Results

Identification of the BsaN regulon through RNAseq analysis

BsaN (BPSS1546 in the reference B. pseudomallei K96243 genome) was previously shown to function as a central regulator of a hierarchical cascade that activates effector and translocon genes of T3SS3 as well as several associated regulatory genes [8],[14]. Furthermore, BsaN was shown to activate the expression of certain T6SS1-associated genes including the two-component regulatory system locus virAG (BPSS1494, 1495), and the bim actin motility genes (BPSS1490-1493). To gain further insight into the BsaN regulon, massive parallel sequencing was performed on cDNA prepared from RNA isolated from wild-type and ΔbsaN mutant strains. We had previously shown that complementation of our ΔbsaN mutant with a bsaN plasmid could restore the secretion of the BopE effector [14], showing that our complementation restored protein expression of the effectors and that the mutation was specific to bsaN and not due to off target effects.

Between 16 and 56 million reads (n = 2 from 3 combined cultures) were obtained that aligned to non-ribosomal genes in the KHW [20] genome (Additional file 1: Table S1). Reads of the technical replicates displayed high reproducibility (R-value) (Additional file 1: Table S1) demonstrating that variability was not introduced through sample preparation or sequencing errors. The K96243 reference genome was co-aligned for ease of gene annotation. The nucleotide sequences of chromosomes I and II are 99.3 and 99.1% identical, respectively.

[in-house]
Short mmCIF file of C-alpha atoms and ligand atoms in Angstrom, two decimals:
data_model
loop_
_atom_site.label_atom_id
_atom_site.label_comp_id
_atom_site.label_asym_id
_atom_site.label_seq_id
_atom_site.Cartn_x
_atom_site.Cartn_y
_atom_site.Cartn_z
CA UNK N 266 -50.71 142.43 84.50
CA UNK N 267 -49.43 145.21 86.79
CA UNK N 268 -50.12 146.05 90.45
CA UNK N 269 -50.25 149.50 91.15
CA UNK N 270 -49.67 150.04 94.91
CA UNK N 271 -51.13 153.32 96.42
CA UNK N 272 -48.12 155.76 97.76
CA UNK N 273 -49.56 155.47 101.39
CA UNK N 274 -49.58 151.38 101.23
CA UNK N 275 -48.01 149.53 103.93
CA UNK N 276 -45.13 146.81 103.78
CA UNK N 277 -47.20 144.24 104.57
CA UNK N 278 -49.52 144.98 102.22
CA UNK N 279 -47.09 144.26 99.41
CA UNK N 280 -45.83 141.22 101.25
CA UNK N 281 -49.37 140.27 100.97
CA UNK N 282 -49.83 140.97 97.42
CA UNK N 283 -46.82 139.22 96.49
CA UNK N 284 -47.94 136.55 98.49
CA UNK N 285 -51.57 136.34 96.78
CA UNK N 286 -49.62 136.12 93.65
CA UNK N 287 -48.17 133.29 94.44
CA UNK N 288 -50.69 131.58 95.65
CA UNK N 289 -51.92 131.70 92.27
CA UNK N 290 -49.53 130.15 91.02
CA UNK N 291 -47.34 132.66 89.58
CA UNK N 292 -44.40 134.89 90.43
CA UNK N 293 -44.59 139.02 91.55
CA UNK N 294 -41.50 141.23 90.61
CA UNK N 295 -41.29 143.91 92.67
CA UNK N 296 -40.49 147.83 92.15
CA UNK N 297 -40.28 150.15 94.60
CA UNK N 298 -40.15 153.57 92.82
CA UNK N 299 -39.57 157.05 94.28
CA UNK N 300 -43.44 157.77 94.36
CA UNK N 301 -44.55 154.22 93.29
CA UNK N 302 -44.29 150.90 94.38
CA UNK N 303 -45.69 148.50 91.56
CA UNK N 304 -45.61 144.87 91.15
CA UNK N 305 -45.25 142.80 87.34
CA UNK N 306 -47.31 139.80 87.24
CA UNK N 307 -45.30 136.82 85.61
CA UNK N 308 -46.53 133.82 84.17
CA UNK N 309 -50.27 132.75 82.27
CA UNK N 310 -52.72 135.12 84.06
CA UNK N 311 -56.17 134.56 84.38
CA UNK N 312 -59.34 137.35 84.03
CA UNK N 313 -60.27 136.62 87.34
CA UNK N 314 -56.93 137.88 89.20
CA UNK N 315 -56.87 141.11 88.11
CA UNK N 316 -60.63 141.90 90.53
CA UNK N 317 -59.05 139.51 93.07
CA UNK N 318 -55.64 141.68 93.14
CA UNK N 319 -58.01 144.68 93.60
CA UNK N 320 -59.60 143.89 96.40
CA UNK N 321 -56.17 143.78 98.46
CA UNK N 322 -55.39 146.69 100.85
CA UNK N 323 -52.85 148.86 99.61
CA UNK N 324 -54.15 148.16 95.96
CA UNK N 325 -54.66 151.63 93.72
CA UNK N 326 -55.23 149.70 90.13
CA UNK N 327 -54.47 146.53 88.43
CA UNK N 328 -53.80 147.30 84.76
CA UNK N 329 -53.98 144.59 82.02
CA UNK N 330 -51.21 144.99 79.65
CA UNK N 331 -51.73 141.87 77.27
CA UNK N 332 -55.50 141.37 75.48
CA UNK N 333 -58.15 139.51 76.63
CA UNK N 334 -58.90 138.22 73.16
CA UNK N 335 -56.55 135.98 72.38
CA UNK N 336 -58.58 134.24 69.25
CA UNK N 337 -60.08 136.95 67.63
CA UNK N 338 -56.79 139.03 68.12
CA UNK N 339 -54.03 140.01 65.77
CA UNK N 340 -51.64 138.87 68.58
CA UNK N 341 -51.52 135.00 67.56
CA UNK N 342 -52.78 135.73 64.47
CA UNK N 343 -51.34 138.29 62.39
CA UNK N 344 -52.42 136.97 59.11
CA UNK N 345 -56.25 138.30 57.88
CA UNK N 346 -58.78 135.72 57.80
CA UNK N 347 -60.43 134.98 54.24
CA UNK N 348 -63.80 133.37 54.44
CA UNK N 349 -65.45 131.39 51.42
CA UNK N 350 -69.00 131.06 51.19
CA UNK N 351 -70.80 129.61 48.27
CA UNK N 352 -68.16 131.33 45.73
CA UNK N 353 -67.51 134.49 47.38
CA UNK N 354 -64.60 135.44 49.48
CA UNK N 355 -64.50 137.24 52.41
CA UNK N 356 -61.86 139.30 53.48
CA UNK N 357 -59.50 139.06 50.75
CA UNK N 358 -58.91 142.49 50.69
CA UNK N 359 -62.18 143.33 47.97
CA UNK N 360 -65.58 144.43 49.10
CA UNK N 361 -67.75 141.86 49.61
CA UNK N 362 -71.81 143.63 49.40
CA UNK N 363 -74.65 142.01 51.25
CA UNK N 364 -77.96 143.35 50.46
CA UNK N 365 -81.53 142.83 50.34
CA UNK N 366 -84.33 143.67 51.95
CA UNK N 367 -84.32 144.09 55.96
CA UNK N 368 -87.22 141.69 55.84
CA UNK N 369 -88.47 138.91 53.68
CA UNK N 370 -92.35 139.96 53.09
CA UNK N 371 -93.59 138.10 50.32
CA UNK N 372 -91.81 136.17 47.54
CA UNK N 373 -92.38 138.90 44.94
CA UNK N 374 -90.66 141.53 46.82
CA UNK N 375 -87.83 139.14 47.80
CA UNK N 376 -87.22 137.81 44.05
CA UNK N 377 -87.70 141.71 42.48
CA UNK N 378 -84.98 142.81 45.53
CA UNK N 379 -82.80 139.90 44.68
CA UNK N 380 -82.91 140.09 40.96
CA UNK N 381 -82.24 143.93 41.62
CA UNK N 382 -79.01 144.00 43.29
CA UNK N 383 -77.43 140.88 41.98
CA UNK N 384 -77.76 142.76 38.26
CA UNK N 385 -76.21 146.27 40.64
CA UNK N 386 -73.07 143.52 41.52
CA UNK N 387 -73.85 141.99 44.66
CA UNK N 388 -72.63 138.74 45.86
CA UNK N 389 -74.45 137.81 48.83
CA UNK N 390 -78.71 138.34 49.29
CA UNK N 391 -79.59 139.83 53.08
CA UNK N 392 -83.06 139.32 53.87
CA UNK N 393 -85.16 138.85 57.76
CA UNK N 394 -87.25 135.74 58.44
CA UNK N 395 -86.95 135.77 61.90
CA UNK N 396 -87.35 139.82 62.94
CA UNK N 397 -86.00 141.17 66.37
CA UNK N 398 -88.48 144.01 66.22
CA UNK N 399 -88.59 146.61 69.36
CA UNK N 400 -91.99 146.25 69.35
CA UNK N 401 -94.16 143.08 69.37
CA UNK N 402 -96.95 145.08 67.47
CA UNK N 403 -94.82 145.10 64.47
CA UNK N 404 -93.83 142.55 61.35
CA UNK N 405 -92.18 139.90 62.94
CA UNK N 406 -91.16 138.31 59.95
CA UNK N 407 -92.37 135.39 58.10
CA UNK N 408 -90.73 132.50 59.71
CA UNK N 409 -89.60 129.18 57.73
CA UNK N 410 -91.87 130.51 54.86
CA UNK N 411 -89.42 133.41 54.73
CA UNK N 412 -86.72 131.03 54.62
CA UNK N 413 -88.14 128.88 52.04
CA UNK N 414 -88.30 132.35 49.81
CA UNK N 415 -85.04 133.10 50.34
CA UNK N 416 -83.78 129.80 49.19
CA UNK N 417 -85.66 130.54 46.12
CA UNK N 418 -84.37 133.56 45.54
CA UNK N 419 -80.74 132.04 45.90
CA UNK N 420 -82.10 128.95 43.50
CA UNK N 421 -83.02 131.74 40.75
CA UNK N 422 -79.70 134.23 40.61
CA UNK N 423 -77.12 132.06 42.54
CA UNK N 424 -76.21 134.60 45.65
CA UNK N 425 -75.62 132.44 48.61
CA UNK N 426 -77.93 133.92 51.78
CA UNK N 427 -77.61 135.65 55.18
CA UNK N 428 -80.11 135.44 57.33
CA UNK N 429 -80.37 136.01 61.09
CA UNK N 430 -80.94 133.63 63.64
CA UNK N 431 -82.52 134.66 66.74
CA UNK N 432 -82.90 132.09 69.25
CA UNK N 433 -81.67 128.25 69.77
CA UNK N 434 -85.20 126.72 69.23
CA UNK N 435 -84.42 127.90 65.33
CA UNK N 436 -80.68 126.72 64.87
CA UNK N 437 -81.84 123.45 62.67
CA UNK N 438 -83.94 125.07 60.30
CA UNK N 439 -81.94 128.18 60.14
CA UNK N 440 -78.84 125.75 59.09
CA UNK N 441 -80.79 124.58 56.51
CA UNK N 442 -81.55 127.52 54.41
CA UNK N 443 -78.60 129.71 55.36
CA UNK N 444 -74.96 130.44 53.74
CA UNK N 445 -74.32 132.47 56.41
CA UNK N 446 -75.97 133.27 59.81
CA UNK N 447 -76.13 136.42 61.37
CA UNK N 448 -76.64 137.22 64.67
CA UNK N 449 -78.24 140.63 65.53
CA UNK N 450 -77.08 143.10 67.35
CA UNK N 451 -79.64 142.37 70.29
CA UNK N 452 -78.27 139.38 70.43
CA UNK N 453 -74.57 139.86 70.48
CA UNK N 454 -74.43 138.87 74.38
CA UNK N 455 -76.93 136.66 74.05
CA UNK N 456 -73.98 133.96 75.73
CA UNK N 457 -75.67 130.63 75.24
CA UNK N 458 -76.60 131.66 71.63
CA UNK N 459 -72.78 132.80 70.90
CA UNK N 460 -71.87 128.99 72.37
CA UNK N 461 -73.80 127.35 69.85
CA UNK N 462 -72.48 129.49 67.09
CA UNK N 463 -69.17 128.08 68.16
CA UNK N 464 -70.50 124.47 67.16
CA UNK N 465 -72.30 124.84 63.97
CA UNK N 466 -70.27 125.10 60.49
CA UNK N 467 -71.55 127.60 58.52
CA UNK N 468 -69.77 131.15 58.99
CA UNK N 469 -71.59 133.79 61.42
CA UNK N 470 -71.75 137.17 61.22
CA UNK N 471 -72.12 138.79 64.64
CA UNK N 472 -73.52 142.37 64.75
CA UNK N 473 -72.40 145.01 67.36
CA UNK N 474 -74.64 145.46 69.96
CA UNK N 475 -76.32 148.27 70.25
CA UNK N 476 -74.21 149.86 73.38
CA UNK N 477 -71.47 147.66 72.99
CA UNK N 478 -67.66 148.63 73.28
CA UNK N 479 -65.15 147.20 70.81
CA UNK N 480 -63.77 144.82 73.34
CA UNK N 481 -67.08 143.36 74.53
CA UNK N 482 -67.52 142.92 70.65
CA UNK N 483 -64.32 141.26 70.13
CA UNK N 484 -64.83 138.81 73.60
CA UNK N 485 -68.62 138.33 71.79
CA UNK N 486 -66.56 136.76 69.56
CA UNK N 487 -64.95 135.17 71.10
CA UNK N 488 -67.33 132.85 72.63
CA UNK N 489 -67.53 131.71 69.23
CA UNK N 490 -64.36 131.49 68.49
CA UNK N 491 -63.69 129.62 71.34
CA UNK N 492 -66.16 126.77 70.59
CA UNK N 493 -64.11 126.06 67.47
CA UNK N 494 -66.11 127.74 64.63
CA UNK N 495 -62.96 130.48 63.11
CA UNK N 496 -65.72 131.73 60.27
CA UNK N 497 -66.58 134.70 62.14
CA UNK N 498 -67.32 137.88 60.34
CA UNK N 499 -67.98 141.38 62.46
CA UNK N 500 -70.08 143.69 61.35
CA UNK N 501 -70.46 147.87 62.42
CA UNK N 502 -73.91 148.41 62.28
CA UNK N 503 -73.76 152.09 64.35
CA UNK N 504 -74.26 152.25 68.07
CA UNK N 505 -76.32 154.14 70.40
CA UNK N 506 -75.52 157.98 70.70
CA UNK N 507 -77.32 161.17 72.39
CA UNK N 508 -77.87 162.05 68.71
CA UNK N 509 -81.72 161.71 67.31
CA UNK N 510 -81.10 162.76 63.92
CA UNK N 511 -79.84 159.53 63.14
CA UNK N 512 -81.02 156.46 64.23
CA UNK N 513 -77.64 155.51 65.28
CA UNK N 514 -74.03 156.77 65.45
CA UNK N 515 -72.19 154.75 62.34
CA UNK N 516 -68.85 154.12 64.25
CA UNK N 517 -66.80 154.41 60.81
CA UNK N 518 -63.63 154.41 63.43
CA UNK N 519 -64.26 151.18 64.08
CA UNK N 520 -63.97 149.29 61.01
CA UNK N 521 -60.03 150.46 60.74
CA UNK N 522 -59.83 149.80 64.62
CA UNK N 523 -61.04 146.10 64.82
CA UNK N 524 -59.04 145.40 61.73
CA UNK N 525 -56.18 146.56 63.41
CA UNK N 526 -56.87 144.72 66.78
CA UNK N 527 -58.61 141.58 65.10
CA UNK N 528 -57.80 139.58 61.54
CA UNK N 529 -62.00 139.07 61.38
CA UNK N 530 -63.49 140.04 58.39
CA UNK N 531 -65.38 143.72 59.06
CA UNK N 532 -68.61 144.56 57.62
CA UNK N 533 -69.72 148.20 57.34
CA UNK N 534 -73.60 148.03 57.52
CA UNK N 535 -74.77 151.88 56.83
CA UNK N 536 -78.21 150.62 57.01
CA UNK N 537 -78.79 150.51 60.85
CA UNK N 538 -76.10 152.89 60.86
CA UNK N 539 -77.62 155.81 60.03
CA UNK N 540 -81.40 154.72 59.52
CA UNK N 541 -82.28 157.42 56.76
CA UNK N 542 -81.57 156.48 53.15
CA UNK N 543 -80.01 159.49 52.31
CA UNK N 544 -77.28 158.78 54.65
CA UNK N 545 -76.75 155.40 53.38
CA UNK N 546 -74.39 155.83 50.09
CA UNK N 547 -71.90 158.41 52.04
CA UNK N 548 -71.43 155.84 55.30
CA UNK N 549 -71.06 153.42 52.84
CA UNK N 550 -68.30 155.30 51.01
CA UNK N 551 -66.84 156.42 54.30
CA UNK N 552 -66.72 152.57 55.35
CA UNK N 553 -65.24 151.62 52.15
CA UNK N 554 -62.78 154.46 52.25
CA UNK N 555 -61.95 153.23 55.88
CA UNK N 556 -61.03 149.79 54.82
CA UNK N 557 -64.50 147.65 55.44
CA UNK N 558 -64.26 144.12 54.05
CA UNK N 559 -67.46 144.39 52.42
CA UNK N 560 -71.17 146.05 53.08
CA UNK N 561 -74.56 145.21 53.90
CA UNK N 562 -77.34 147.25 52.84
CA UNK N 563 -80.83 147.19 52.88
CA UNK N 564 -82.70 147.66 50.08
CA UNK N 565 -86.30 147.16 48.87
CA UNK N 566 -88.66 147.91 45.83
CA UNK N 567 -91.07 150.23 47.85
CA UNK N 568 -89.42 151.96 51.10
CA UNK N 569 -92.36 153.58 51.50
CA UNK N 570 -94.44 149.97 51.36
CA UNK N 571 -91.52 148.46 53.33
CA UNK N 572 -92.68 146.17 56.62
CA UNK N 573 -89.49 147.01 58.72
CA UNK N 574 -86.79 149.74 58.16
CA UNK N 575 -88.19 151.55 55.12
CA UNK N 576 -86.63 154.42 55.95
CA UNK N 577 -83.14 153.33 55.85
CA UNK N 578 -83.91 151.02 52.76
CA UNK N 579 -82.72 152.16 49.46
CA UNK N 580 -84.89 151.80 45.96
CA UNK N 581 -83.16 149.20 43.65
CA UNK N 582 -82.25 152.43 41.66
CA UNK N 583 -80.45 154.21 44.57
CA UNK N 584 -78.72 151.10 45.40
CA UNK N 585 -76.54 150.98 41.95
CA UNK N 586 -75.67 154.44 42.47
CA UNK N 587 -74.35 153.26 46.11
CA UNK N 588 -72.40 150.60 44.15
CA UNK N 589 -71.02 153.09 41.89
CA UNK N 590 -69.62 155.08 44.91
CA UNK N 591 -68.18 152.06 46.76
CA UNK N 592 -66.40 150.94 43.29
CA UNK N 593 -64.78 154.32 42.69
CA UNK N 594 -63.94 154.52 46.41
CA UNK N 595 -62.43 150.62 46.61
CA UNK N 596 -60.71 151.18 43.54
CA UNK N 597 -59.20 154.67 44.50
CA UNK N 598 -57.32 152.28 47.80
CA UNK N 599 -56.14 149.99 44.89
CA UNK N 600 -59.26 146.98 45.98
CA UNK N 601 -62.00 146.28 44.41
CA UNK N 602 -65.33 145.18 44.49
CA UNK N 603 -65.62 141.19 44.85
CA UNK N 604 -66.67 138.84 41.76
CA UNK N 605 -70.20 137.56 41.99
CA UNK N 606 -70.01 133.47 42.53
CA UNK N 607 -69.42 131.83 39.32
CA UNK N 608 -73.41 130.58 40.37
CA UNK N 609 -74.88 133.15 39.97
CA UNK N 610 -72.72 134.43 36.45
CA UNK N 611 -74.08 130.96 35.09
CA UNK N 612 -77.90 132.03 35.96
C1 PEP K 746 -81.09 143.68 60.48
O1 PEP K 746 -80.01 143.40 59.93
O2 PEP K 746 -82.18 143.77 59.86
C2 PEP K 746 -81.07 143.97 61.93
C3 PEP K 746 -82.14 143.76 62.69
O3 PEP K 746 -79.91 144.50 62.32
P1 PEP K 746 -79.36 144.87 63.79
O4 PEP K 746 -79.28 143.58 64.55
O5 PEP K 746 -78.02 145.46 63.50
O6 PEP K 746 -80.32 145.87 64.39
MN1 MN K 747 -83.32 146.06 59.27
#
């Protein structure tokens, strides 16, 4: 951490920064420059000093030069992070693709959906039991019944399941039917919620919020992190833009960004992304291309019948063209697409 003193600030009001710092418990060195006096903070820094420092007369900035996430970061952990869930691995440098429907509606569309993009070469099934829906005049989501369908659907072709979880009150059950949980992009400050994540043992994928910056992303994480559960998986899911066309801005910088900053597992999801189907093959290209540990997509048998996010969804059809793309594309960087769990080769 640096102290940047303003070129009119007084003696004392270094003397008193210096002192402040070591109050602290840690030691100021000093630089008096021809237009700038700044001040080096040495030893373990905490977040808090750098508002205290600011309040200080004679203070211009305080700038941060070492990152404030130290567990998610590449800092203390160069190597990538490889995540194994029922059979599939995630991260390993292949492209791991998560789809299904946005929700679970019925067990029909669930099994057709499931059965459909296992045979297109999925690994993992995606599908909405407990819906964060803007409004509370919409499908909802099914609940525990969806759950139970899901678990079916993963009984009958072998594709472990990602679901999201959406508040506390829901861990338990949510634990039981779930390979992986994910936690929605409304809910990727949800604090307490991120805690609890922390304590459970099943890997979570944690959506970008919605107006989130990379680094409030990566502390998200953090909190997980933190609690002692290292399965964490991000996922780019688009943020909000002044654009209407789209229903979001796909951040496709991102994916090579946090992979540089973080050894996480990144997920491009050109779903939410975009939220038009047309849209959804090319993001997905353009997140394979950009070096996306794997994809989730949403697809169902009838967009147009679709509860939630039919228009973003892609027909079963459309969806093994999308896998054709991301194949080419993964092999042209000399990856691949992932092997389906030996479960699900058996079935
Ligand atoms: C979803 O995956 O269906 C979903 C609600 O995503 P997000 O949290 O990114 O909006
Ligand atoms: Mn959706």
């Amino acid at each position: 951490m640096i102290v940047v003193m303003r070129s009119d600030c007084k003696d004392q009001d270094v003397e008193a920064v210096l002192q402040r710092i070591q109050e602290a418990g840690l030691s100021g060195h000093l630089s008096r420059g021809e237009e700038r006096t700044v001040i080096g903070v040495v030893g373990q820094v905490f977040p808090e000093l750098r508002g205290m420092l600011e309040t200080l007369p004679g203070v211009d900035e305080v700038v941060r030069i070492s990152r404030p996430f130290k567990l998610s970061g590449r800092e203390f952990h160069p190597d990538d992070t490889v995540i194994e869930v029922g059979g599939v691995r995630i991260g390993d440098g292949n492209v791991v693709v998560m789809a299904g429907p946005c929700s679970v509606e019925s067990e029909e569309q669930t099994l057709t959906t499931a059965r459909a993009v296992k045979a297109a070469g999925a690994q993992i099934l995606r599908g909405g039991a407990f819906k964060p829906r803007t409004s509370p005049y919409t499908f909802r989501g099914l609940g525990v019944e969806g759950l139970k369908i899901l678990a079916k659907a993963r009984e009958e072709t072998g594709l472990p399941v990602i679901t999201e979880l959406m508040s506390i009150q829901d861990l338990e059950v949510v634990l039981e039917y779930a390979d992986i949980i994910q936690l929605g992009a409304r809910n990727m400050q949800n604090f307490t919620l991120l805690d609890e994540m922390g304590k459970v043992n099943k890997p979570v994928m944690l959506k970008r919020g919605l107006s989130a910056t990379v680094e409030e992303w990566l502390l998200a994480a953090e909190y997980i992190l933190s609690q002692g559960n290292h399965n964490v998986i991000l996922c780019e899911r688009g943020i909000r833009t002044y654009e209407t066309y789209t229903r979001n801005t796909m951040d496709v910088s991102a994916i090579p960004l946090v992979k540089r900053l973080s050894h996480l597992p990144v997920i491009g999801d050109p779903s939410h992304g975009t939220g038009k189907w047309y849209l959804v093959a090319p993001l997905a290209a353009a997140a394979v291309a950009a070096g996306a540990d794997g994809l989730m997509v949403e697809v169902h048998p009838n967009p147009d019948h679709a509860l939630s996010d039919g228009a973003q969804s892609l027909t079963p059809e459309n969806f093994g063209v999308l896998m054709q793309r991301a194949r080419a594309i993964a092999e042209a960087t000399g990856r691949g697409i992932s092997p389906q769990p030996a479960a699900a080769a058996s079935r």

Additional file 1. Materials and Methods. Table S1. Summary of Illumina sequencing. Table S2. β-galactosidase activities in E coli DH5α strain containing transcriptional promoter-lacZ fusions and arabinose-inducible bsaN and bicA or empty vector. Table S3. List of additional plasmids used in this study. Table S4. List of Real-Time PCR primers for this study. Figure S1. Secretion of BopC. KHW and ΔbsaM mutant were grown in acidic LB broth for 3 hours. Total protein from the bacterial culture supernatant was precipitated and protein concentration was normalized with respect to the optical density (OD600) of the bacterial cultures. Proteins on membranes were probed with rabbit polyclonal antibodies to BopC and BopE. Figure S2. (A) Intracellular replication of B. pseudomallei KHW and mutants in RAW264.7 cells. Cells were infected at an MOI of 0.1:1. Intracellular bacterial loads were quantified at 2 and 8 h post infection by plate counting. (B) Cytotoxicity of B. pseudomallei KHW and mutants against RAW264.7 cells. Cells were infected at an MOI of 100:1. Cytotoxicity was quantified at 8 h post infection by LDH release assay. *p < 0.05. Figure S3. Secretion and function of BsaN controlled proteins. A. Secretion of BPSS1513 in strain KHW. Proteins were separated on 12% polyacrylamide gels, transferred to PVDF membranes and probed with a mouse monoclonal antibody to HA or rabbit polyclonal antibody to BopE. P: pellet; S: supernatant. B. Intracellular replication of B. pseudomallei KHW and Δ(BPSS1513-folE) mutant in RAW264.7 cells at 2 h and 8 h (MOI of 10:1) or C. 2 h and 24 h after infection at an MOI of 0.1:1. Intracellular bacterial loads were quantified by plate counting. D. Cytotoxicity of B. pseudomallei KHW and Δ(BPSS1513-folE) mutant against RAW264.7 cells. Cells were infected at an MOI of 100:1. Cytotoxicity was quantified at 8 h post infection by LDH release assay. E. MNGC formation of cells infected with B. pseudomallei wild-type (WT) strain KHW and F. Δ(BPSS1513-1514) mutant at an MOI of 10:1.